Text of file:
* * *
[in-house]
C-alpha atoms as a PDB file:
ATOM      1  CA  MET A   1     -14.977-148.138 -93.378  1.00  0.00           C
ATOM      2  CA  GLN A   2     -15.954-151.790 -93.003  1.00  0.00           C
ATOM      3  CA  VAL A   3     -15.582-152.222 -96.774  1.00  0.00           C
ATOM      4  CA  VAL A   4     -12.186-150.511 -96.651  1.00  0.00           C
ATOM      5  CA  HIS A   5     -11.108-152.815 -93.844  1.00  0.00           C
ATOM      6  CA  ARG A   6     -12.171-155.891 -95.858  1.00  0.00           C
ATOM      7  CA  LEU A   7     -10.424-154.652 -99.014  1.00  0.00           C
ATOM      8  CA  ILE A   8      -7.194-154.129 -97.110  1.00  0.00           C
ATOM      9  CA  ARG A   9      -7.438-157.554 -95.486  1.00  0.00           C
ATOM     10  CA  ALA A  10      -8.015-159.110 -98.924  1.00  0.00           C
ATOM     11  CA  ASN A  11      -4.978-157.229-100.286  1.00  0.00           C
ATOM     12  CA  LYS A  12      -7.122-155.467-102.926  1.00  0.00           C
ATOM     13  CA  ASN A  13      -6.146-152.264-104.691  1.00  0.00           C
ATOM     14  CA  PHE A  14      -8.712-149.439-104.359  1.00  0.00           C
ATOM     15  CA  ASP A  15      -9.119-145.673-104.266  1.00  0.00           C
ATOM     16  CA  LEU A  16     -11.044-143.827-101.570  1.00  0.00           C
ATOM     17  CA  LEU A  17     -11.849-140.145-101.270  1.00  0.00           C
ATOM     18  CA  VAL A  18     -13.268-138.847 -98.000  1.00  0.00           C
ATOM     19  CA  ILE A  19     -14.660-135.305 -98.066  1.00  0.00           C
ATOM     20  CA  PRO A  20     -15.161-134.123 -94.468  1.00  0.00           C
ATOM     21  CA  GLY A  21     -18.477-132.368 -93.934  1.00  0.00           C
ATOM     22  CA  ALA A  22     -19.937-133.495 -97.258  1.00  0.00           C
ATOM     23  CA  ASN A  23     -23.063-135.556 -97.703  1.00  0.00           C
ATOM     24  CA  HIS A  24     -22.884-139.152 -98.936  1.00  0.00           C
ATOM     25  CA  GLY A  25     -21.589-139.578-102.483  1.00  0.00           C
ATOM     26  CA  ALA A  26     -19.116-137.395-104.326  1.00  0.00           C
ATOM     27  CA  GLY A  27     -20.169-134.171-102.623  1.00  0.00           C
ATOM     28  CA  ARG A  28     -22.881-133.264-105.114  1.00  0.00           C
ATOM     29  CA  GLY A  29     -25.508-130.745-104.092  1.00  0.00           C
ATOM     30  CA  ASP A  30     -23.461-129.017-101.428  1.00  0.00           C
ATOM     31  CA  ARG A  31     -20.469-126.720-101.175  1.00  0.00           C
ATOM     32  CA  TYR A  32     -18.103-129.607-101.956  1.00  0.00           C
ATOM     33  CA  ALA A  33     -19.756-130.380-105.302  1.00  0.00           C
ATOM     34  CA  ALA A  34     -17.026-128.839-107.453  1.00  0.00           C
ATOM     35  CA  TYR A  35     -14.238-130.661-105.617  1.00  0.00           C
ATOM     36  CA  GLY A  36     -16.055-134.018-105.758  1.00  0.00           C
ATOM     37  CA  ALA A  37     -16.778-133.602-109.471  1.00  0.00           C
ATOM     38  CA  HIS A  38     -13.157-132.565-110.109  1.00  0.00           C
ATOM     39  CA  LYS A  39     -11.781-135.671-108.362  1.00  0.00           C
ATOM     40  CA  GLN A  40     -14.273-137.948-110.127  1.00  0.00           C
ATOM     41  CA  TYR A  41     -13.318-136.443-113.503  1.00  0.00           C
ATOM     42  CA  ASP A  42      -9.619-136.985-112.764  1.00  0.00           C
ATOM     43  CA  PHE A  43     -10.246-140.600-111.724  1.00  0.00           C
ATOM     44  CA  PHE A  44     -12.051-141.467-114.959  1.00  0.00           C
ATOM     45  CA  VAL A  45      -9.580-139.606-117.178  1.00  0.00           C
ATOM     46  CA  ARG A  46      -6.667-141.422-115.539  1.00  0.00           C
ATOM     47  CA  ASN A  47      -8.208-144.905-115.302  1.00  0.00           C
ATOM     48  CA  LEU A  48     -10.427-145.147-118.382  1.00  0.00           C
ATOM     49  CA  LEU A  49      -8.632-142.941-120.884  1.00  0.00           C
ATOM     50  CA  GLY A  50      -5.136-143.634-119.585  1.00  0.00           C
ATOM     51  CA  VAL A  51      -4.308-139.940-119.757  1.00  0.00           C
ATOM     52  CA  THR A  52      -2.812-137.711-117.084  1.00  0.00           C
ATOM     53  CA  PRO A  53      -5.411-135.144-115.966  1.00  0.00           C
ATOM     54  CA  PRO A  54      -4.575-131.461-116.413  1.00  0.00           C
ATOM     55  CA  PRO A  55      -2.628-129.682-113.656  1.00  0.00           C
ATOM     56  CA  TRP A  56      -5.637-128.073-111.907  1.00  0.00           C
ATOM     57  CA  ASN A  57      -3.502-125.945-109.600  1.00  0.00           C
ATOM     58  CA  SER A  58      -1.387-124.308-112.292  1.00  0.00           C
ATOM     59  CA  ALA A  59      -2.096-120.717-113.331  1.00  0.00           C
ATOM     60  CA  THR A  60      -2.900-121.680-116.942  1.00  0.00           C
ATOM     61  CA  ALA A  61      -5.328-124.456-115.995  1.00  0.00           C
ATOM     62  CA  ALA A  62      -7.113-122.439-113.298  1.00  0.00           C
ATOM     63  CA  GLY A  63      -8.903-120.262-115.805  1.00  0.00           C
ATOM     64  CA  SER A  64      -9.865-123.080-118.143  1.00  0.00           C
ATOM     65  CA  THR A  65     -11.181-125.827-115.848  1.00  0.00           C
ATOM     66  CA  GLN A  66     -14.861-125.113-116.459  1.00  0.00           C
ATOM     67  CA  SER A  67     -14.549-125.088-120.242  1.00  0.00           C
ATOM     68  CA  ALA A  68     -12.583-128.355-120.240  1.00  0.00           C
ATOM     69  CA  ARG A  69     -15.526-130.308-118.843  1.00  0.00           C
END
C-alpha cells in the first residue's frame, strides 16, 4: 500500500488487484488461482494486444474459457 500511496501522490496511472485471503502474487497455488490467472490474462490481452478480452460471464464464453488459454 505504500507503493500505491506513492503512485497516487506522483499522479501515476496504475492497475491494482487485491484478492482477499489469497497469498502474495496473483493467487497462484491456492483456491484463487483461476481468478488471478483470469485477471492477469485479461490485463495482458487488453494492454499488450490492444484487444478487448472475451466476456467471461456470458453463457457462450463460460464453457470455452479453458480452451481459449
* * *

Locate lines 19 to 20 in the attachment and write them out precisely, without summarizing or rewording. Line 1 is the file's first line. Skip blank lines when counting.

ATOM     17  CA  LEU A  17     -11.849-140.145-101.270  1.00  0.00           C
ATOM     18  CA  VAL A  18     -13.268-138.847 -98.000  1.00  0.00           C